Last night I was listening to music and catching up on work when the following song by Public Enemy came on my playlist: He Got Game (Official Video and Song located here)
This lyrics of the song reminded me of a dialogue I had earlier in the day with Joseph Babaian (@JoeBabaian) via @twitter on the topic of healthcare, or hospital marketing. Joe had posted the following link to a post on 33 Charts entitled, “When Hospitals Engage By Megaphone.” (article is here) Joe then proceeded to ask the question: “Who has experienced this? Share.”
My personal comment: “Visiting most healthcare websites it’s exactly this. Few are bold enough to have a dialogue w patients & tell stories with impact.”
Joe responded: “It’s lazy at best, self-serving at worst – some of it comes from a sense of superiority wouldn’t you say?”
My comment: “IMO a dash of superiority, sprinkle of megaphone, doused with fear, & a lack of creativity.”
Joe: “A true disconnect in their use of marketing – why not actually add value vs just checking the box “done?””
Me: “Traditional “marketing” in healthcare = advertising vs building a brand & cultivating opportunities into wins.
In which Joe kindly directed to another post from the Site, Not Running A Hospital, entitled, “A White Coat Is A Sacred Trust.” (article is here)
Which brings me back to the song “He Got Game.”
It might feel good. It may sounds like something. But damn the game if it don’t mean nothing.
What’s is game? Who’s got game? Where’s the game in life, behind the game, behind the game?
I got game. She got game. We got game. They got game. He got game. It might feel good. It might sound like something. But F@#k the game if it ain’t saying nothing.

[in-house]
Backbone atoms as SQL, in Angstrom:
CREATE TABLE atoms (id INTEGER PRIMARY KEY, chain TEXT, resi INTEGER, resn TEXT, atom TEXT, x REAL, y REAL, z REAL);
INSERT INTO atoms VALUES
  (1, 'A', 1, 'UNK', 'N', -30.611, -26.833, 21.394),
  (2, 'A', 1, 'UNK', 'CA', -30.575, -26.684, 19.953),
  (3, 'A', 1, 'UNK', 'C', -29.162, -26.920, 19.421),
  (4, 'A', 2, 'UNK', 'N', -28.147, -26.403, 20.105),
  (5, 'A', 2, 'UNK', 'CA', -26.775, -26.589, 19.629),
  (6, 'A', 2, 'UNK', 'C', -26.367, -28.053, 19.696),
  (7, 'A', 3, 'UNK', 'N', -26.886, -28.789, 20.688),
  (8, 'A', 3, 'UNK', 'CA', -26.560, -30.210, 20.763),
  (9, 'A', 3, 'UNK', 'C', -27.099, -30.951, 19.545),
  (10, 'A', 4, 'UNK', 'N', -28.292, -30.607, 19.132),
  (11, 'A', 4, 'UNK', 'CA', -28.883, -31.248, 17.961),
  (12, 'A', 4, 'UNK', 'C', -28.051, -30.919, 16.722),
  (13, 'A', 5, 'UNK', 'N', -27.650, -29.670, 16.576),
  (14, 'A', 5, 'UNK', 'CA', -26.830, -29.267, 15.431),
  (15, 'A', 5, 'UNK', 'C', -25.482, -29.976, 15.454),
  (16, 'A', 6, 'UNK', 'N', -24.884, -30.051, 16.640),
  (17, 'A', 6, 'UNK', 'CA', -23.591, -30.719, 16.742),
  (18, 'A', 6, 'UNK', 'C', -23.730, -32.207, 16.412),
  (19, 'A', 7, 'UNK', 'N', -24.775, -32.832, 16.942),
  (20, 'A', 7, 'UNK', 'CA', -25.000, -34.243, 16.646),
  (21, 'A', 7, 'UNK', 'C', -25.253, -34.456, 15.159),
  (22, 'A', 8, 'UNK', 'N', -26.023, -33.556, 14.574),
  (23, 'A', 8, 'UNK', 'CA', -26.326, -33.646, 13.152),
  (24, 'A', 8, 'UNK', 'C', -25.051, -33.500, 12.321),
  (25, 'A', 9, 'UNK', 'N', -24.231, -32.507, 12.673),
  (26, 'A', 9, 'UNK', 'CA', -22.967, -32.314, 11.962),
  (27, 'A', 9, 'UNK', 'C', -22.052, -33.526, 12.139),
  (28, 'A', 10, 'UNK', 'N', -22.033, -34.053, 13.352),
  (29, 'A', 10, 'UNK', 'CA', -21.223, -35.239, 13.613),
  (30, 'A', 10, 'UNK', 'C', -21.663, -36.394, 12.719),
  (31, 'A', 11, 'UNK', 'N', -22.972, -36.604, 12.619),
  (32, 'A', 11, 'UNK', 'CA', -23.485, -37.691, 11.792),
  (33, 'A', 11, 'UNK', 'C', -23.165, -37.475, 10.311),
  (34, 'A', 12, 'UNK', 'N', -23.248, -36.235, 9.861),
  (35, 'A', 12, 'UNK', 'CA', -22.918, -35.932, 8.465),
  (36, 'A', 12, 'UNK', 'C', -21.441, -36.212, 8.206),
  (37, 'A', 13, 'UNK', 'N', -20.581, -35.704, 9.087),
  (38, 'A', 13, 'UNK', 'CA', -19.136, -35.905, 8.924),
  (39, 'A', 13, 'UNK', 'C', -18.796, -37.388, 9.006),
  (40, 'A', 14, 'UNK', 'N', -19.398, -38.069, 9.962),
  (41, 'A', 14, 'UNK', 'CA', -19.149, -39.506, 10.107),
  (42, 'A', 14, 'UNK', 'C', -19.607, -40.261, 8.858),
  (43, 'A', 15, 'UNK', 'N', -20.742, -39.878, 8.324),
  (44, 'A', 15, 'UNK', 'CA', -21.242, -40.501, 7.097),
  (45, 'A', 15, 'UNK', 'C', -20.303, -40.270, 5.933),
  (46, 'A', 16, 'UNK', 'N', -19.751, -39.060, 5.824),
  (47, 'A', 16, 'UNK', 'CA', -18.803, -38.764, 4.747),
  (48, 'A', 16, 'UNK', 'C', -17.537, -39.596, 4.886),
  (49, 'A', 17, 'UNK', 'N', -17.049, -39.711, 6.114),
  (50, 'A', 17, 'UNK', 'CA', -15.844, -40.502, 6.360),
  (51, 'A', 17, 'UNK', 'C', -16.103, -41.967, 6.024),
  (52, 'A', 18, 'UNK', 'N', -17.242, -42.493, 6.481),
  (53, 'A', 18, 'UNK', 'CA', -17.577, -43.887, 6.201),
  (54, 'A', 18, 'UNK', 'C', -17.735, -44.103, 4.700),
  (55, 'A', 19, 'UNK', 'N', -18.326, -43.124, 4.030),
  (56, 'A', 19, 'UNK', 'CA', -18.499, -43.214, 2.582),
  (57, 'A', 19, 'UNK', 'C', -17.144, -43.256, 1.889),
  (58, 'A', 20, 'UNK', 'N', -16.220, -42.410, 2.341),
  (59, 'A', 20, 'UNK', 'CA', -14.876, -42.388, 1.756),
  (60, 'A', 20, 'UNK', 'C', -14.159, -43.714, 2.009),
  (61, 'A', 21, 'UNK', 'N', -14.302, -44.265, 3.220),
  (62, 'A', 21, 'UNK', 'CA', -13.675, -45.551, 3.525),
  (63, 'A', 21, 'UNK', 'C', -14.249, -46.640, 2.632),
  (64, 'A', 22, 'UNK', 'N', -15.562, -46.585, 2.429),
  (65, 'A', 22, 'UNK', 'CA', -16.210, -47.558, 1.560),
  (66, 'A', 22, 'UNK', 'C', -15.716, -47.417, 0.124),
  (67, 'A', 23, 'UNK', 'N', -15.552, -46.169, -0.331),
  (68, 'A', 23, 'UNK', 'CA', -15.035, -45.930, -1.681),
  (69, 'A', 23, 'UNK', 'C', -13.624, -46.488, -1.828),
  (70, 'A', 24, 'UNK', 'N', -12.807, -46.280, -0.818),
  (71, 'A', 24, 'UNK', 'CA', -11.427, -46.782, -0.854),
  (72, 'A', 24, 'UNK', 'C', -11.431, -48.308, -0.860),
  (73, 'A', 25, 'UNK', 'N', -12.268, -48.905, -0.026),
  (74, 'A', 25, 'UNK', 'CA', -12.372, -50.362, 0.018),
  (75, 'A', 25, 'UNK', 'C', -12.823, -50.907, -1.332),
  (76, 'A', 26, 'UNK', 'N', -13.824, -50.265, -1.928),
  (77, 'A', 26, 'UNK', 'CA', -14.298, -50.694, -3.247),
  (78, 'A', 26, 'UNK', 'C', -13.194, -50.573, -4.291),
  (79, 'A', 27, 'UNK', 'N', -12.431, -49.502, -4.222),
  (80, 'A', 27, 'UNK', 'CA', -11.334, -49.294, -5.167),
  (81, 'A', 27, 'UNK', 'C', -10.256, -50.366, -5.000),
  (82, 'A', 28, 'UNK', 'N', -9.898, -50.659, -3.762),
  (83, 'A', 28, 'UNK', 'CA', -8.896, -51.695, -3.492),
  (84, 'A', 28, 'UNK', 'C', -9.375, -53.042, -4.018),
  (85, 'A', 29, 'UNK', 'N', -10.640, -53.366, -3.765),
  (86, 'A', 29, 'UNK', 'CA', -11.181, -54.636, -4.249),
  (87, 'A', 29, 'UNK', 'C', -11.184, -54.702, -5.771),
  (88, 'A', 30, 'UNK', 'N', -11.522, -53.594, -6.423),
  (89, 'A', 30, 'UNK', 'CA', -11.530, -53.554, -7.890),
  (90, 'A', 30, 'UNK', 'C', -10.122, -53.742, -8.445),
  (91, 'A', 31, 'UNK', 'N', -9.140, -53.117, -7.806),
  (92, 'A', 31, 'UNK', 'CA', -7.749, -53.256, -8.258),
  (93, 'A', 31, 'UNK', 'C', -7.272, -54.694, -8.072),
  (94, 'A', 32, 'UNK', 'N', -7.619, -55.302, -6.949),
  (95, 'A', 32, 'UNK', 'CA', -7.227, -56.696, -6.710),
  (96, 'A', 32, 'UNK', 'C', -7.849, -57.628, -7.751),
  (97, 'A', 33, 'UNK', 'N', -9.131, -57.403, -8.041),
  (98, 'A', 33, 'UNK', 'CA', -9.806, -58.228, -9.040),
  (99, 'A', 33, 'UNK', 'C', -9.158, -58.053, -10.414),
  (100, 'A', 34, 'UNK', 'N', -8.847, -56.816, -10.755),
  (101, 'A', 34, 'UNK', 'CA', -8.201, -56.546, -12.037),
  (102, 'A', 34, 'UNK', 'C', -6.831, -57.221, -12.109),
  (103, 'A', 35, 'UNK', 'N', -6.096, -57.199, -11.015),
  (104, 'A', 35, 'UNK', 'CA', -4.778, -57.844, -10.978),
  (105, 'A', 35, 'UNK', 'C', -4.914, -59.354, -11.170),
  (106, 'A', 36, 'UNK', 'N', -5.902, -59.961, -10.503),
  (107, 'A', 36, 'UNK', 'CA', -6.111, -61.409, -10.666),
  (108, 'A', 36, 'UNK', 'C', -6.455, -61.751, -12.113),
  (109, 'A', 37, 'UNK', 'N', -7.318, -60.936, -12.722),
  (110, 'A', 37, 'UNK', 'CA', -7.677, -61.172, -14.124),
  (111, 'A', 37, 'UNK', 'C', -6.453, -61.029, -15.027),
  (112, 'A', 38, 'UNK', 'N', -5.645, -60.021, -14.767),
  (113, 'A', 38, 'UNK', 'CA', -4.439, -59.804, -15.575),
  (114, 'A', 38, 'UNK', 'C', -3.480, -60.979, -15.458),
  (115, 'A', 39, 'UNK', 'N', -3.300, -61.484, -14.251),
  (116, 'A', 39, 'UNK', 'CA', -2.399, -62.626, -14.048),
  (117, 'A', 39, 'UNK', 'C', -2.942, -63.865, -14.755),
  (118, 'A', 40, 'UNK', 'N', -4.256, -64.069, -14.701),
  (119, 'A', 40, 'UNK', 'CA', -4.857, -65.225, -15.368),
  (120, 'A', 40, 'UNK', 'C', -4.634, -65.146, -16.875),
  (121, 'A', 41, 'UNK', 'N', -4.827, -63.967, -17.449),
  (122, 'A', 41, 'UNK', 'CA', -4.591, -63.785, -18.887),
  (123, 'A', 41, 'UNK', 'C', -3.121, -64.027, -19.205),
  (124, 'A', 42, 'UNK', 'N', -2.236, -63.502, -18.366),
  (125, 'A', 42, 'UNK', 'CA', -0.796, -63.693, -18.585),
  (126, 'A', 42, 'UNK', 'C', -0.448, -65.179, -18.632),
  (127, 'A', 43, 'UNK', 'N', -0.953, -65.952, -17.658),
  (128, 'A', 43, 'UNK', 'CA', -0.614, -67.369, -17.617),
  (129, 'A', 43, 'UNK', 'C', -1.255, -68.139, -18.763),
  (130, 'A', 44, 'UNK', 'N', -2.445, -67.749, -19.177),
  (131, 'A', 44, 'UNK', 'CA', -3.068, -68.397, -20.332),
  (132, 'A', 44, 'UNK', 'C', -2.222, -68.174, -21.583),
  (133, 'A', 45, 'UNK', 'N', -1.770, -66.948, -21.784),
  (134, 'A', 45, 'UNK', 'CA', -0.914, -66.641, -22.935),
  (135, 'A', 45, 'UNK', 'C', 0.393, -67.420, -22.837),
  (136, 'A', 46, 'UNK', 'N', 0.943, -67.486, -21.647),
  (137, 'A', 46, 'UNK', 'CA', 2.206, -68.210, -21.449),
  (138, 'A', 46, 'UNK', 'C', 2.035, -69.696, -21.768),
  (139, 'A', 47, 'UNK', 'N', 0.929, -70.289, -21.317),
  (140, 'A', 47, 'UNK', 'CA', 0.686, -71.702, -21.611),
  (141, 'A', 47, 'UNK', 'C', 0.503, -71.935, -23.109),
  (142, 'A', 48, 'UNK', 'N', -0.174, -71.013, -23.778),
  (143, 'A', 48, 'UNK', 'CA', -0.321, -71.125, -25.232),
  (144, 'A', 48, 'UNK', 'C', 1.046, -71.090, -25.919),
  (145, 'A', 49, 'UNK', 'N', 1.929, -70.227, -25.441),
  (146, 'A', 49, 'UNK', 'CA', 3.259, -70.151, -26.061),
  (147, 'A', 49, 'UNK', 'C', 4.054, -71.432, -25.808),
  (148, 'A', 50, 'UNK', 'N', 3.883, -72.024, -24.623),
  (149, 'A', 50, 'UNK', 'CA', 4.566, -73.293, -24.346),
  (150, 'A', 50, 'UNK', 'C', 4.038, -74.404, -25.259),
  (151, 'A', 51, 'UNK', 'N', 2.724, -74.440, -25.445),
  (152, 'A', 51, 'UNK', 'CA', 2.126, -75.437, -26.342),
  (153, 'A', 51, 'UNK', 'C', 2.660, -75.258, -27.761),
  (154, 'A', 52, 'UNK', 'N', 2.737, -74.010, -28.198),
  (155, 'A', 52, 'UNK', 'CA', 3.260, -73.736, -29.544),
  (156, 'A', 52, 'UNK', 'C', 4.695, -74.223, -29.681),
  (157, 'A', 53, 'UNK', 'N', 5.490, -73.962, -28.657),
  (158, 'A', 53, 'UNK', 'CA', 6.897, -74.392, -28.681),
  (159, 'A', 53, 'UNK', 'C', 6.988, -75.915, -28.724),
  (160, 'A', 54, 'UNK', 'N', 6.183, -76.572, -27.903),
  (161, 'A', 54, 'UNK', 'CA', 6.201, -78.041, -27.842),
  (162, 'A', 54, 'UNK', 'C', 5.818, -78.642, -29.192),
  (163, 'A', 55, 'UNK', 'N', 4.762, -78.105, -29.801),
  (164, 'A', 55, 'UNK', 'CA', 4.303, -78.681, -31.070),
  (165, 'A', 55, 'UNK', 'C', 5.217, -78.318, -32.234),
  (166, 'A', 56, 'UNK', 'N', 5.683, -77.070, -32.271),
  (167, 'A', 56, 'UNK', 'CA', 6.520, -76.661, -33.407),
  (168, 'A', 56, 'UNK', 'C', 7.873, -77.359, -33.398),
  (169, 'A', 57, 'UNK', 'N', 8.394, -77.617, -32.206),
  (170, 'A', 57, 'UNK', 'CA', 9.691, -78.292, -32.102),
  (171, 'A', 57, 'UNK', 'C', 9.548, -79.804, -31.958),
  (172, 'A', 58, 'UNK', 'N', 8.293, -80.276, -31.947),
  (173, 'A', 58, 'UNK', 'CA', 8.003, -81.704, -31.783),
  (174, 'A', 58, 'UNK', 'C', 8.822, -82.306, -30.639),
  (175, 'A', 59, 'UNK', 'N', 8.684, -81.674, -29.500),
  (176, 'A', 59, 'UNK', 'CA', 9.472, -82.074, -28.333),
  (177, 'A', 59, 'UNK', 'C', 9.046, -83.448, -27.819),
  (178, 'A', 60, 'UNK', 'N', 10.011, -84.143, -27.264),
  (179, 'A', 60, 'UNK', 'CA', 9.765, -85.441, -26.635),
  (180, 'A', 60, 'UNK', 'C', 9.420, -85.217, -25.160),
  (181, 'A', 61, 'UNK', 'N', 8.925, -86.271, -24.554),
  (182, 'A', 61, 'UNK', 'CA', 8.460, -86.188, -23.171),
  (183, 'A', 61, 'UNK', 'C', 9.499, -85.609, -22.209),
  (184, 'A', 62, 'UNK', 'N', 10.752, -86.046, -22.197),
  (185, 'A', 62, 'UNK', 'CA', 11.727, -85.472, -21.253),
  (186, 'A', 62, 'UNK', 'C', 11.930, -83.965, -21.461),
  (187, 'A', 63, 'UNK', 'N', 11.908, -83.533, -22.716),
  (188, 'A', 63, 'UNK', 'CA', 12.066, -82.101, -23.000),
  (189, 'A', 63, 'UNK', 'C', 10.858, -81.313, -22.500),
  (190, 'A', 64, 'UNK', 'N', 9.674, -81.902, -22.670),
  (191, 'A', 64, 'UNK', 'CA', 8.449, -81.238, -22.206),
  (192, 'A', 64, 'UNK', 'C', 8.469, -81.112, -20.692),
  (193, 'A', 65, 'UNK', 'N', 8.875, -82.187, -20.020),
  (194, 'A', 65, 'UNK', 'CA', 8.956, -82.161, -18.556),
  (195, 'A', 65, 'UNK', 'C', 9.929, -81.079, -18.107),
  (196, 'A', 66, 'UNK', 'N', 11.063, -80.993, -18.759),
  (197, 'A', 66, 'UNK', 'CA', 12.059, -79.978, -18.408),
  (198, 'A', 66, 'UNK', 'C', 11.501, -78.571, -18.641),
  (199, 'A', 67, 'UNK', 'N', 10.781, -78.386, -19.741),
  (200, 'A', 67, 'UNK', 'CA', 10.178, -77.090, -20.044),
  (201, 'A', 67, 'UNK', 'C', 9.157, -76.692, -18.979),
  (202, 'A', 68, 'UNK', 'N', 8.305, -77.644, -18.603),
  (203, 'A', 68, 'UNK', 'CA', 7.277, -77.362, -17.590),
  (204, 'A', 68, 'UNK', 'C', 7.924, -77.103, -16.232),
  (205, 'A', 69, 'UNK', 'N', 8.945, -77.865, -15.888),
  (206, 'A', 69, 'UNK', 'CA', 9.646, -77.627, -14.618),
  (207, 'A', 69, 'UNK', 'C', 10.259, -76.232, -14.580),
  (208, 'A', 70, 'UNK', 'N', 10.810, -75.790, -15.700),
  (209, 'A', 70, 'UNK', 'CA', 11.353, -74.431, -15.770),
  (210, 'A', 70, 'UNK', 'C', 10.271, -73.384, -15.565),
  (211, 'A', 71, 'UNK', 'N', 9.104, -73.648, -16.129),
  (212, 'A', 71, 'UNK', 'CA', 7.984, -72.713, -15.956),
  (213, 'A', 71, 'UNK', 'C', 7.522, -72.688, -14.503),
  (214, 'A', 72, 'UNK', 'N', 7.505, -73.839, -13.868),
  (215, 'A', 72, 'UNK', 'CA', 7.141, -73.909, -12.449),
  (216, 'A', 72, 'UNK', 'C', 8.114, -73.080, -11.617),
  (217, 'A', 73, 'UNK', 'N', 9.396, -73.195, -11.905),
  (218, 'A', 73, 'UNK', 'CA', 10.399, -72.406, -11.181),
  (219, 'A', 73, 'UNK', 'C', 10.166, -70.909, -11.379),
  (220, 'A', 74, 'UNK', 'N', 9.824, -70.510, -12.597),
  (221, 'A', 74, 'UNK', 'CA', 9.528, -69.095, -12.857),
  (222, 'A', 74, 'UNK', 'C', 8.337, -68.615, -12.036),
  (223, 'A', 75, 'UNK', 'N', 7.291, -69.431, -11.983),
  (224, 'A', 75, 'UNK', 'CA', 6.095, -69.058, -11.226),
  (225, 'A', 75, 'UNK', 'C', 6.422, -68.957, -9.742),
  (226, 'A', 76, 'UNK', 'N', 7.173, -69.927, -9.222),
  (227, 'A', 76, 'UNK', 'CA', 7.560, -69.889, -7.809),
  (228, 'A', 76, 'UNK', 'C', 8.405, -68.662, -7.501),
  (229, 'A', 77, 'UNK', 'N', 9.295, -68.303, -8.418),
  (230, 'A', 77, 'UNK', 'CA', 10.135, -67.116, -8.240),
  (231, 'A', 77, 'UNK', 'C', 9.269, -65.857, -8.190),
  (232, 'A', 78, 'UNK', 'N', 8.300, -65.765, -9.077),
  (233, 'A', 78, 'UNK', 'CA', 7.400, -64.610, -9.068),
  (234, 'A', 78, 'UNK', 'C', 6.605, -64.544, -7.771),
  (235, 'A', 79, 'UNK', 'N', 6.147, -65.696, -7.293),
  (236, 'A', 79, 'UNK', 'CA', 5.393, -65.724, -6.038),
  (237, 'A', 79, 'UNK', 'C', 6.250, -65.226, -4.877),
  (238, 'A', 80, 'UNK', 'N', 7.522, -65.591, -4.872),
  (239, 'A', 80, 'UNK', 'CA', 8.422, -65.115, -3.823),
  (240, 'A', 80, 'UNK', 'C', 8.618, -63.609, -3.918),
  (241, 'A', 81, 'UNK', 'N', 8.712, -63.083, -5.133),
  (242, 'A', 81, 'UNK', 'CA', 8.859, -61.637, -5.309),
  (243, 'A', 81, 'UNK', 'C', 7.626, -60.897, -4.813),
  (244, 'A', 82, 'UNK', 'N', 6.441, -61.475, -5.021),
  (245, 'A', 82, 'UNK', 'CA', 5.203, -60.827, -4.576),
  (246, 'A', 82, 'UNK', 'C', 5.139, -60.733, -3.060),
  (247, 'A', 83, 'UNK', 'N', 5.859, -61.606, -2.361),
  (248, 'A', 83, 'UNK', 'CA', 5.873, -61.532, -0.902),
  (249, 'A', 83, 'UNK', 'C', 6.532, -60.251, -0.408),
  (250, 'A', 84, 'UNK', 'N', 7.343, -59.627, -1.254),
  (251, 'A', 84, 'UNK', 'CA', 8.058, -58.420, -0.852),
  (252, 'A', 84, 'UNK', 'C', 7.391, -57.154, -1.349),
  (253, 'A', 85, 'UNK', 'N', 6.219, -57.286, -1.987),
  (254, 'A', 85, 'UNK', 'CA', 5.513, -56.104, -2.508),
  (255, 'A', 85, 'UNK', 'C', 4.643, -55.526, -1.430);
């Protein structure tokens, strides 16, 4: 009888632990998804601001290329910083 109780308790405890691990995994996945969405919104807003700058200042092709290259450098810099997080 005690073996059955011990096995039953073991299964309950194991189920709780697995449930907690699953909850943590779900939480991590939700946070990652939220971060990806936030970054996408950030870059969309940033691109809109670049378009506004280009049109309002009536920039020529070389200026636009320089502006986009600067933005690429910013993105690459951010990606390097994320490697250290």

In my honest opinion, the chorus sums up the majority of healthcare and hospital marketing. Every hospital has physicians, technology, awards, certifications, and accreditations. So what? So why should I as a consumer of healthcare even care? What does it mean to me?
Does it mean that in the middle of the night when I need someone to check the high fever of a child that you are readily available? Or does it mean I still have to go to the Emergency Room? Does it mean that I can choose the cheaper quick and convenient option, or the more expensive higher touch option of care?
If you haven’t noticed Mr Hospital it’s not about you, it’s all about me. Your dollars and dwindling, and you need more patients. You need share in your market.
Here’s a hint. You want share, then share.
Share your content with me on how you make my life easier, more convenient, or how I can improve my own life based on the good and services you and your medical community produce for me. Share your stories of real patients, with real problems, and how you empowered them to go back to their normal routine. Better yet, how you helped them achieve even a better reality then before you cared for them.
Dare I even ask you to share with me a problem that one of your patients encountered, and how you used it as a learning experience to improve care for other patients that may have similar circumstances?
Provocative I know. Scary yes. Guess what? We know you make mistakes. When you share them, it makes you more tangible and real to me. It lets me know you are human, you own up to mistakes, and you care enough to do all you can to ensure you learn from them, and that other patients will too.
Content is king. You have a lot of intellectual capital. Share it. If you share it the right way, you will win and gain market share.
Most of you have the same game. It may feel good. It may even sound like something. But damn the game if it doesn’t mean anything to me or other consumers.
Tell stories. Share more.
Change the game, behind the game, behind the game.
As always, you can feel free to contact me at: CANCERGEEK@GMAIL.COM or follow me on twitter @cancergeek
~CancerGeek#PtExp #PX #cancer #hcldr #hccosts #hcsm #stories #storytelling #lcsm #bcsm #hcmktg #mktg #storyteller #hcpt #consumerism #hcbiz #CX #UX #Bioethx